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Friday, February 6, 1998 - Page updated at 12:00 AM

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Iran's Pistachio Sales In Israel Drive U.S. Farmers Nuts

The Baltimore Sun

TEL AVIV - Of all the issues that divide the United States and Israel these days, who would think that one of them was pistachio nuts?

Israelis have a passion for the tasty nuts, and they've been importing them from one of the biggest pariahs in the region - Iran.

For more than a year, pushed by American pistachio growers, the United States has tried to pressure Israel to suspend the illegal importation of Iranian pistachios. America has threatened to punish lesser allies for doing business with Iran in violation of the U.S. trade embargo. Given Israel's stated fear of Iran's nuclear threat, the notion that the Jewish state was doing business with the evil empire seemed to American growers, well, nuts.

"It's a very, very frustrating situation, especially when you look at the level of funding our government, our taxpayers, our growers, are paying to support Israel," said Karen Reinecke of the California Pistachio Commission, the industry's main trade group. "For them to actually be assisting Iran is ludicrous."

Last spring, Secretary of State Madeleine Albright sent a tough-language cable on the matter to the U.S. Embassy.

"Reports of Iranian pistachios entering Israel . . . are a source of growing concern," the cable read. "Given the goal Israel has placed on the need for the international community to pressure and economically isolate Iran . . . such imports are unacceptable."

Israel denied the charges, claiming the bulk of imported pistachios came from Turkey. But the California growers pressed their claims. They say they have lost $65 million in trade with Israel over the past few years because of Iranian nuts.

Albright found Israeli efforts to stem the flow "insufficient."

Since then, Israel has scrutinized pistachio shipments, turned back some containers and indicted a well-known importer on charges that he illegally imported $273,000 worth of Iranian nuts.

"We told the Americans we are on the same side," said Zohar Perry, deputy director general for foreign trade in the Israeli trade ministry.

But the nuts apparently keep coming.

Of the 793,969 metric tons of pistachios imported by Israel between September and November last year, about one-third originated in the United States. Germany and Britain were listed as the source of more than half the imports - but neither country grows pistachios, the American growers point out.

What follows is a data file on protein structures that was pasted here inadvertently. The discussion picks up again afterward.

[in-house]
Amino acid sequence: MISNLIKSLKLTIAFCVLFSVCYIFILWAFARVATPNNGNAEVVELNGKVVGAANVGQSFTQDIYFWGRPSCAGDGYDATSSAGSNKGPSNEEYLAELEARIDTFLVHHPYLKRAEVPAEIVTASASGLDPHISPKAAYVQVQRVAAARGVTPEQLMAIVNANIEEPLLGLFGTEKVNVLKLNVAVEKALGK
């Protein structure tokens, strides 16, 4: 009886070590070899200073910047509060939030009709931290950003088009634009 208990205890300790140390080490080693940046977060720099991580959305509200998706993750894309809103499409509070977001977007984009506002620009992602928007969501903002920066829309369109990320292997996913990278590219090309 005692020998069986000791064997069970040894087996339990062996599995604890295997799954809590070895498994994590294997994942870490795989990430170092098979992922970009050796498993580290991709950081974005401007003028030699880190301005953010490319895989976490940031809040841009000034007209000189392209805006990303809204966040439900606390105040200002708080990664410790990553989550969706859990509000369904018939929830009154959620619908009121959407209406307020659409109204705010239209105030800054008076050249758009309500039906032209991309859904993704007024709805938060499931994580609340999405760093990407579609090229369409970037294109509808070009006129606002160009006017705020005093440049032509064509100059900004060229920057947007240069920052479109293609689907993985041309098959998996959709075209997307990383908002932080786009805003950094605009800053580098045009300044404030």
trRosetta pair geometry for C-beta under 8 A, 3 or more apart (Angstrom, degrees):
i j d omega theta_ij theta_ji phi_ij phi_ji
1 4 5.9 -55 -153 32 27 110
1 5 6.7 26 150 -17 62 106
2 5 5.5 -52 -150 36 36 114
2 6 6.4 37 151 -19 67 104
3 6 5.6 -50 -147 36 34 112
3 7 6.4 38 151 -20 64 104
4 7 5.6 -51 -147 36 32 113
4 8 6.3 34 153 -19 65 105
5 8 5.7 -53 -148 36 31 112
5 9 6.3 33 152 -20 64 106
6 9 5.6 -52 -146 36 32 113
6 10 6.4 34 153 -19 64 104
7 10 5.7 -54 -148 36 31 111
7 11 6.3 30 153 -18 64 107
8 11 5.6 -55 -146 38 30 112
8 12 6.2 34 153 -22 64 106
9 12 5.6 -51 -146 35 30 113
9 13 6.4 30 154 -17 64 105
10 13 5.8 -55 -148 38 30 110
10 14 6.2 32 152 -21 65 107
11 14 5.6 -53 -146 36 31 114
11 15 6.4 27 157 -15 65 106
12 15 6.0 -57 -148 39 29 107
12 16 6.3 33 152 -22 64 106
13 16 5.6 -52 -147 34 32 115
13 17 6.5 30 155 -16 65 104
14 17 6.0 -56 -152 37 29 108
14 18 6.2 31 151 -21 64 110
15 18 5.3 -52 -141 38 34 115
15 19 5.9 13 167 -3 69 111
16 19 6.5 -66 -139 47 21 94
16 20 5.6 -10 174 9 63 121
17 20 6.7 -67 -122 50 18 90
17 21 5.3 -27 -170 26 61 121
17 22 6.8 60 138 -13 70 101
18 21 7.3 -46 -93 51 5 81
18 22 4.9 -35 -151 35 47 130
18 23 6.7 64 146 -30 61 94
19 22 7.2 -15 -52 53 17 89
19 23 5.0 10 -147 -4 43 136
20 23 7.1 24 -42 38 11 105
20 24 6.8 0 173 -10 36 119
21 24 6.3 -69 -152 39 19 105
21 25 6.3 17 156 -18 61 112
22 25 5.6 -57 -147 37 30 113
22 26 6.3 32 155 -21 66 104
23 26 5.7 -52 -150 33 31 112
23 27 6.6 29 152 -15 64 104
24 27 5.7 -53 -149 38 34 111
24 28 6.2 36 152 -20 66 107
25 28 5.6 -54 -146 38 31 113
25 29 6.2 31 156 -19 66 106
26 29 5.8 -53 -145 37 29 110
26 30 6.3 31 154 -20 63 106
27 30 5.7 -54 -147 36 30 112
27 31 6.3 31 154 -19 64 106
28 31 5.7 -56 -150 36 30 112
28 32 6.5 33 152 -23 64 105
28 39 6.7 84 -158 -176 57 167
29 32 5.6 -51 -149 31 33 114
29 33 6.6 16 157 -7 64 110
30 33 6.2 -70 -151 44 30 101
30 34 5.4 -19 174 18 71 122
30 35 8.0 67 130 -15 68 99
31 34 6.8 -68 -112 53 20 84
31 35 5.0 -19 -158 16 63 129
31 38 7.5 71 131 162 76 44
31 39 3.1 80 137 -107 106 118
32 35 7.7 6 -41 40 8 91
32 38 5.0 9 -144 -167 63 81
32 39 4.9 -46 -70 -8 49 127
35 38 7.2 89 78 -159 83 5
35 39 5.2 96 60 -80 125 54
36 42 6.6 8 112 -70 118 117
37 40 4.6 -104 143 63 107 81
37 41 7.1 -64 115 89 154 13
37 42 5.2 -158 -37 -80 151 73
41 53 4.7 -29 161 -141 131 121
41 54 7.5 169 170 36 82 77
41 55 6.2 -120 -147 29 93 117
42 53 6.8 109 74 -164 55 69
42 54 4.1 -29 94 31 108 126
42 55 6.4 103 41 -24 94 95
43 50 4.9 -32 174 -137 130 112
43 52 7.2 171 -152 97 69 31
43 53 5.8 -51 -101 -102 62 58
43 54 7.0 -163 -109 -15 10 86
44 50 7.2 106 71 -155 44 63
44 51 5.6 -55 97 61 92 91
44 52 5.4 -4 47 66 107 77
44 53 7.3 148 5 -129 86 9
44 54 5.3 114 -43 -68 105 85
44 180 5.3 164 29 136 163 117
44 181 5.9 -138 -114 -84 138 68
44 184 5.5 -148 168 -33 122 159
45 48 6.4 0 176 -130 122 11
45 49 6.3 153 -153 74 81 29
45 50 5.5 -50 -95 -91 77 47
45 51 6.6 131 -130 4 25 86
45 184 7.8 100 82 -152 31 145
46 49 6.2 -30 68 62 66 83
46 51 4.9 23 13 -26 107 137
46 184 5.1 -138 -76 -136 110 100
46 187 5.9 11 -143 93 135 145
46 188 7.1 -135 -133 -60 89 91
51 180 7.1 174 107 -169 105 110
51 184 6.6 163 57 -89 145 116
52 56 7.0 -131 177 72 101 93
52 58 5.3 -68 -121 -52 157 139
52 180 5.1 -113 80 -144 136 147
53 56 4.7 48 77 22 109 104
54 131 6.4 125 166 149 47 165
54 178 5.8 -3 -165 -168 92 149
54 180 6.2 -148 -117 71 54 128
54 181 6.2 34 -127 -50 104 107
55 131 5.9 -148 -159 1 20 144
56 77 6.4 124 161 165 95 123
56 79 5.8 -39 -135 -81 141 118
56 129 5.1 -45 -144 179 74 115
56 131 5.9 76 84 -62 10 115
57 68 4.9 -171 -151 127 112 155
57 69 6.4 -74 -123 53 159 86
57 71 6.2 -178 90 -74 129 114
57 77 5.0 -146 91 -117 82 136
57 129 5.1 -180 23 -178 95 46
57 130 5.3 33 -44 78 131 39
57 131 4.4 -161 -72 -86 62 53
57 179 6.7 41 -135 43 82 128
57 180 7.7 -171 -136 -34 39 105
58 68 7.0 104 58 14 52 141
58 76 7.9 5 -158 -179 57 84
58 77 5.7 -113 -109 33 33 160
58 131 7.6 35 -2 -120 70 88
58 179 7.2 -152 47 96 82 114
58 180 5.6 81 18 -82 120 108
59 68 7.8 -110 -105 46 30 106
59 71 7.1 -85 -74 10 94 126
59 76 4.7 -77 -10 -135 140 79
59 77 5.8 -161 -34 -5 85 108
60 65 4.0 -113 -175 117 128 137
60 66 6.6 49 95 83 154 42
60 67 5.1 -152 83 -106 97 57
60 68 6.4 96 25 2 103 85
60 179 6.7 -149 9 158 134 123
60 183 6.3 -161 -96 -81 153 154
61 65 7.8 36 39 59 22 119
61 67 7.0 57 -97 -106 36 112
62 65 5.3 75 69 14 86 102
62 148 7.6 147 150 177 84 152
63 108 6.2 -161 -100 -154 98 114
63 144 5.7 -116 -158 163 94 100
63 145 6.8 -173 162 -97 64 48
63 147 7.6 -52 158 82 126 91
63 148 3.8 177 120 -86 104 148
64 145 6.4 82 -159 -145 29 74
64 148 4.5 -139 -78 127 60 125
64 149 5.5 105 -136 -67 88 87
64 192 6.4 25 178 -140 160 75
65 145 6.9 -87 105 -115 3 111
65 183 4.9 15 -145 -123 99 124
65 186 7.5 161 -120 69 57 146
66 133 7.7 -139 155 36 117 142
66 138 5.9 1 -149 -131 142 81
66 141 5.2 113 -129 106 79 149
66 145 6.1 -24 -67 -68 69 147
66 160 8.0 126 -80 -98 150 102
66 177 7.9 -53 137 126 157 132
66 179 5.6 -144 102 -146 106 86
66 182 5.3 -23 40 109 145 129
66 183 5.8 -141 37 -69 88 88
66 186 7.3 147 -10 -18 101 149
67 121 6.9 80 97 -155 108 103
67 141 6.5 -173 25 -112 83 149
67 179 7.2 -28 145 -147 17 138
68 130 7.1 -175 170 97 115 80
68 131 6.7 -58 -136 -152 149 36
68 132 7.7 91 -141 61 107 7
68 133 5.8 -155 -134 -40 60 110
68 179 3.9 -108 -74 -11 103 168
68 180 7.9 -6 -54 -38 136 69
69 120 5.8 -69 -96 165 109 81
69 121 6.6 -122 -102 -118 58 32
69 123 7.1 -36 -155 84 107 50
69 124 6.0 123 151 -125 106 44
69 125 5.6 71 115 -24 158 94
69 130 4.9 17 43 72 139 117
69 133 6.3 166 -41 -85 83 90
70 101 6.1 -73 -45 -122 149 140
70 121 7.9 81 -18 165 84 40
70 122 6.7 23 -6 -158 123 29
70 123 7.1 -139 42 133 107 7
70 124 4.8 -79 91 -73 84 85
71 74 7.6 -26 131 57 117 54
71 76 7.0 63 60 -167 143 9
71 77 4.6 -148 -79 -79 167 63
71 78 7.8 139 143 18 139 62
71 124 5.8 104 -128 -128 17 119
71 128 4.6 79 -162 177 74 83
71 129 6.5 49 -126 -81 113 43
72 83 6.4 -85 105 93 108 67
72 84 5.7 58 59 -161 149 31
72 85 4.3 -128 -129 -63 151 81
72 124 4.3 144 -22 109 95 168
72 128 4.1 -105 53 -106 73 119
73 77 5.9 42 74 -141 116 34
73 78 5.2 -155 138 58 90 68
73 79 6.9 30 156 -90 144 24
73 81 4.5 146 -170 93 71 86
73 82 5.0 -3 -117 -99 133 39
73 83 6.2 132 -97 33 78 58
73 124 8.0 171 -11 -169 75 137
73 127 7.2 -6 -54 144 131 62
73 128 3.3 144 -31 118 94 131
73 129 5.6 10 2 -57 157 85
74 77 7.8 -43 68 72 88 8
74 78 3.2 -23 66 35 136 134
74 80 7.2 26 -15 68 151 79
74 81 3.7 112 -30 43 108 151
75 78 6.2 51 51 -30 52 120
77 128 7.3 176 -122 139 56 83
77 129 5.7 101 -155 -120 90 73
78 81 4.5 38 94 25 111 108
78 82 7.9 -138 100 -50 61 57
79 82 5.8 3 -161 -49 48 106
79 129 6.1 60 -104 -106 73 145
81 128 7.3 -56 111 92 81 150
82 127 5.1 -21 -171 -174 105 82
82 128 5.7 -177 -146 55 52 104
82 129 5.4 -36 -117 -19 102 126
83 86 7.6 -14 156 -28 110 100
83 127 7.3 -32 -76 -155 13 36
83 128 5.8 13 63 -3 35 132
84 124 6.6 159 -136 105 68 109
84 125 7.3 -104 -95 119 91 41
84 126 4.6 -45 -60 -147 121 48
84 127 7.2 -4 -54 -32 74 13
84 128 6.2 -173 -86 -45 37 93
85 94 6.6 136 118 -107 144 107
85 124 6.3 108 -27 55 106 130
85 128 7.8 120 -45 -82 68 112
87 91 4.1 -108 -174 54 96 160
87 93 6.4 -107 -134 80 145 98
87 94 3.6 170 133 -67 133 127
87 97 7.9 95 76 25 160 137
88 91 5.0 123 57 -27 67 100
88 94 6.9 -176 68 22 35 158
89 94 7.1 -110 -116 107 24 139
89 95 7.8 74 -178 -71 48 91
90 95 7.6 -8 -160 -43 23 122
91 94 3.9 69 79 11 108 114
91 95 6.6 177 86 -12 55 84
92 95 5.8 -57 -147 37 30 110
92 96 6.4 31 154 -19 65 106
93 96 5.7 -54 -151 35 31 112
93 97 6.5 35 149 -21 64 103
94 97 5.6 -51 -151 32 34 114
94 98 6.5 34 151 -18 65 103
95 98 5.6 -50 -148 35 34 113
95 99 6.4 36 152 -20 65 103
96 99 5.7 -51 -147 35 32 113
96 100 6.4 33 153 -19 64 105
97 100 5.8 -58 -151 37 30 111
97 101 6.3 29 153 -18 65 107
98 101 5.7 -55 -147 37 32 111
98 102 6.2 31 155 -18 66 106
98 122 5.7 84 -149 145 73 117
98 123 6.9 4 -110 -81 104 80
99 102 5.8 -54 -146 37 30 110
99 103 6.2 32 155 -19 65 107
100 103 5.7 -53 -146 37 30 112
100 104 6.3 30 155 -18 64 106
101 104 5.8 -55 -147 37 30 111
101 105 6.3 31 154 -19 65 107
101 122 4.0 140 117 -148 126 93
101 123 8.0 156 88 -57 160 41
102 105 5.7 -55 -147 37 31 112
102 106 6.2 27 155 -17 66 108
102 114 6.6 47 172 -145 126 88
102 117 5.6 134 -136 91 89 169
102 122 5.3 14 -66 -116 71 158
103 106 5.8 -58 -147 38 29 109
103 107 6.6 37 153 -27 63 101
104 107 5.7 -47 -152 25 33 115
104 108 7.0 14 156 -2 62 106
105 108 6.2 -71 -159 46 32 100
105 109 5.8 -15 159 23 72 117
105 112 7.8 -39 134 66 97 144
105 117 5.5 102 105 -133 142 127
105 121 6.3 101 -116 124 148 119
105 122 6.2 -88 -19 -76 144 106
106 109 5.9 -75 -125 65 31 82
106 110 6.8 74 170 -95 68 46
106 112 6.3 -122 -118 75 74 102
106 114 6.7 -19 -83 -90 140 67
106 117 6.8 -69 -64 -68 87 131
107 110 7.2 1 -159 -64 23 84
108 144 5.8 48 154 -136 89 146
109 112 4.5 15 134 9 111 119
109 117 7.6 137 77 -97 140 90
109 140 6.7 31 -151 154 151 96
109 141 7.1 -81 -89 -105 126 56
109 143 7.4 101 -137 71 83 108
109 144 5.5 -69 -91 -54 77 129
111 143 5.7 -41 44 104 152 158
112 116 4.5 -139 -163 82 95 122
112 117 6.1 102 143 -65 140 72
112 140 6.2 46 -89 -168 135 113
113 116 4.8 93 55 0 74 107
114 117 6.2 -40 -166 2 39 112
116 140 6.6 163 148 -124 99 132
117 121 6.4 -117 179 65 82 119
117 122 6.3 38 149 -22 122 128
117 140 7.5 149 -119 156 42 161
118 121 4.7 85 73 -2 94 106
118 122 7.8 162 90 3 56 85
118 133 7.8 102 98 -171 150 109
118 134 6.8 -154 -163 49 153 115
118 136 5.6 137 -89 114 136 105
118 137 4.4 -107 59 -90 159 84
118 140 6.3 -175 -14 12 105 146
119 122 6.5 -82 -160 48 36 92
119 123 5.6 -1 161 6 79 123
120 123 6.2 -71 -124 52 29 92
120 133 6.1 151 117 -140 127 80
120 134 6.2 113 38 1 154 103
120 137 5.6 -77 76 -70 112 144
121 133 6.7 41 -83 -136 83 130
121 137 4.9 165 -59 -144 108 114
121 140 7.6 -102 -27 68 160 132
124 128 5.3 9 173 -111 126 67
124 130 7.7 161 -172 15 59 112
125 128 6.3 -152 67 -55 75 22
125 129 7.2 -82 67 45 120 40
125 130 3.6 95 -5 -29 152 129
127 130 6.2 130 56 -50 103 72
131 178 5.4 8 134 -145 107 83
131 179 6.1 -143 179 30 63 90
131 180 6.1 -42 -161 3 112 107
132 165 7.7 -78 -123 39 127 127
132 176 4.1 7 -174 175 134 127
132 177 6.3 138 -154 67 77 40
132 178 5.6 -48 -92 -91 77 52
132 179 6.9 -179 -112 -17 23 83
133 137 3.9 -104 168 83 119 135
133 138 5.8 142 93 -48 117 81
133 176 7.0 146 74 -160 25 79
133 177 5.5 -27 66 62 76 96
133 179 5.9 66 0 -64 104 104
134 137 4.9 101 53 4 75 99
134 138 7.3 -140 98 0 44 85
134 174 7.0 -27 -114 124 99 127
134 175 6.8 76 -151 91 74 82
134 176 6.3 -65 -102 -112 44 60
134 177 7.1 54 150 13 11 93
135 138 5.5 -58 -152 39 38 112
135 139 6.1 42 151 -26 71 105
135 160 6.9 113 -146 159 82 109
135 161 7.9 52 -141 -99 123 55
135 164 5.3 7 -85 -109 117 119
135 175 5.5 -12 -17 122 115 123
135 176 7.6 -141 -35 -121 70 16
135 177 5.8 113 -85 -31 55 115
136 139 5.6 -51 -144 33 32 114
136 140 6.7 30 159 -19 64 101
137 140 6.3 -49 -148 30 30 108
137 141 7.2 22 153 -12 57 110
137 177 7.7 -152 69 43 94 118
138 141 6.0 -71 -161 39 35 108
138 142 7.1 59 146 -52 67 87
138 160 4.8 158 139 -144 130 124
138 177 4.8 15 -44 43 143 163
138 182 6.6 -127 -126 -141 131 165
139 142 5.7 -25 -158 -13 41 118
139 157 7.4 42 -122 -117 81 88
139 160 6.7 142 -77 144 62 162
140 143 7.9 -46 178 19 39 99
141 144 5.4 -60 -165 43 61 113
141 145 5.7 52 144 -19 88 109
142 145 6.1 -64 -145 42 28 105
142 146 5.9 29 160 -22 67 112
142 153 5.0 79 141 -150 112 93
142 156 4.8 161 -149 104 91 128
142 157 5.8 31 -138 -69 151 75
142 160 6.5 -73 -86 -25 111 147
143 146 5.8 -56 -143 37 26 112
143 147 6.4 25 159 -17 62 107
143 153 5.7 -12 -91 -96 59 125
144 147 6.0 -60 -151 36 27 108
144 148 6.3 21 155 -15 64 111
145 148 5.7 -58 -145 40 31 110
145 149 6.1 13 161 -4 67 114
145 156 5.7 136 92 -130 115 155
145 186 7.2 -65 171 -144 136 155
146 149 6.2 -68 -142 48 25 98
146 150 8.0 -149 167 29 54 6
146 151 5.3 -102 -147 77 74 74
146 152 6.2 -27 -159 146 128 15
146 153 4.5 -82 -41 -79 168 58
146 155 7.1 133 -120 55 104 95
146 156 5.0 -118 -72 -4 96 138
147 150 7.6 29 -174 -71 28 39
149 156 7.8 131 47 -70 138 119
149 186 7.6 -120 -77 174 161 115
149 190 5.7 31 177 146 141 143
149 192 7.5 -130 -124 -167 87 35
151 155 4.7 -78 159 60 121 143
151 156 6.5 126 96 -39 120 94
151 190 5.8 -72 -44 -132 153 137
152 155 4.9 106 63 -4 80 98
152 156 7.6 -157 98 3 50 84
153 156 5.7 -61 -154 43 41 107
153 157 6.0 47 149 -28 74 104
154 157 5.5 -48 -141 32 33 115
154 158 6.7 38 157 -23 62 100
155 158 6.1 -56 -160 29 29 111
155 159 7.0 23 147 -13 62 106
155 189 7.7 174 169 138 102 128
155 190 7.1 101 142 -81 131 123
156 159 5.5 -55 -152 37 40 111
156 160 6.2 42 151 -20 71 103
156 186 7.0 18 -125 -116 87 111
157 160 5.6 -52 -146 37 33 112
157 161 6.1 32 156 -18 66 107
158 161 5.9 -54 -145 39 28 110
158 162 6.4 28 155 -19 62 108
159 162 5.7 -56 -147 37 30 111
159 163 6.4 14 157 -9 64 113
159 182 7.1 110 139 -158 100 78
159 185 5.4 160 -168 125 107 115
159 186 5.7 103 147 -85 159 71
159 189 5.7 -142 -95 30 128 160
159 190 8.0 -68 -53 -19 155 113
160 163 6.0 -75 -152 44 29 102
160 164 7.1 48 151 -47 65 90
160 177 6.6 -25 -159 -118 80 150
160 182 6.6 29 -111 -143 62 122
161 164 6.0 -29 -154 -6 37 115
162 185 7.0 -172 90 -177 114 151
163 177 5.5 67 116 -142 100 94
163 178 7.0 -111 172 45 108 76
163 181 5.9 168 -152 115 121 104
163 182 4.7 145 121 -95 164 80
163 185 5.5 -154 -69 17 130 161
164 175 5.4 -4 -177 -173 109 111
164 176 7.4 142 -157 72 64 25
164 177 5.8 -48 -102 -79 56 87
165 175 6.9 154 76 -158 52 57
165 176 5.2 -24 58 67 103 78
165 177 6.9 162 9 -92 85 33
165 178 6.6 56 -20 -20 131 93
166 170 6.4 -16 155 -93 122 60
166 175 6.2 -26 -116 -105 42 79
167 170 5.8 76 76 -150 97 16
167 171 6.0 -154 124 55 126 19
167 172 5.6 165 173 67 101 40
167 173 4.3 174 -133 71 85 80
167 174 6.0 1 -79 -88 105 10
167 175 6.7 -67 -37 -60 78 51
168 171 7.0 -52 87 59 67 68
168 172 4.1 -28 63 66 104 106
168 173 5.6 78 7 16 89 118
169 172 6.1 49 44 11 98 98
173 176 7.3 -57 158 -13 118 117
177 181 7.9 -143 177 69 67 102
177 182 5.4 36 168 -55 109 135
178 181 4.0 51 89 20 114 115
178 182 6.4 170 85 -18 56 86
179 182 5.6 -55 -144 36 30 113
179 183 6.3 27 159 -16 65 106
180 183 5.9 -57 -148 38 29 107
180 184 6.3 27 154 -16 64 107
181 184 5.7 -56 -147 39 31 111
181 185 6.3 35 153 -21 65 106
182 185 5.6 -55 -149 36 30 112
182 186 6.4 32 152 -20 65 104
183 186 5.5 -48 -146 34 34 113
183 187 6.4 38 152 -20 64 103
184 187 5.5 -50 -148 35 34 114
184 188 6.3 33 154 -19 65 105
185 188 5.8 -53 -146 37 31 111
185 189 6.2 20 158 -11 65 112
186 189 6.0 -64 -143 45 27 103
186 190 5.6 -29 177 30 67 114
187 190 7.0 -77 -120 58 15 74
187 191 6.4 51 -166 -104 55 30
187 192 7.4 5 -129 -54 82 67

The Iranians, the largest producer of pistachios in the world, aren't surprised that their nuts find their way to Israel, long described as "the Zionist devil" by the Islamic republic's reigning clergy.

"It's easily possible," said Asdollah Asgaroladi, vice president of the Iran Chamber of Commerce, Industries and Mines in Tehran. "Because business is business. Israeli people are much more than politicians. They are looking after their own interest."

Israelis are ranked the highest per capita consumers of the nuts in the world. It's a $17-million-a-year market that California growers would love to dominate. But they don't, despite a concerted marketing effort and a duty-free commodity.

The merchants on Levinsky Street, a warren of dried fruit and nut stands in Tel Aviv, contend it's a matter of taste.

"It's no secret," says Moshe Mussafi, a wholesaler who advertises California pistachios in his office. "The taste (of the Iranian nut) is better."

In Iran, pistachios have grown wild since biblical times. Persian kings visiting Egypt brought pistachios to their pharaonic hosts. Today, they represent the country's third-largest export. A fungus crippled last year's crop, but in years past, Iranian pistachios earned $700 million in a year .

Before the shah fell in 1979, Israel regularly imported Iranian pistachios. Then a revolution spawned a militant Islamic republic, followed by the United States' policy of isolation. Israel, too, outlawed trade with Iran.

California's first pistachio trees were planted in the 1930s as an experiment to find a crop suitable to the high desert climate of the San Joaquin Valley. The commercial industry took root 30 years later. The output is 180 million pounds, more than Iran's. American growers have about $1.2 billion invested in acreage and processing plants.

Last May, Israeli customs charged one of the largest importers, Hamama Brothers & Co., with illegally importing 104 tons of Iranian pistachios between September 1994 and January 1995. Customs accused Hamama of buying the Iranian pistachios from a German supplier and trying to pass them off as American.

Meir Hamama, director general of the firm, denies it all.

"A pistachio doesn't have an identity card," Hamama said. "No Iranian pistachios reach us from Iran under any circumstances."

Copyright (c) 1998 Seattle Times Company, All Rights Reserved.

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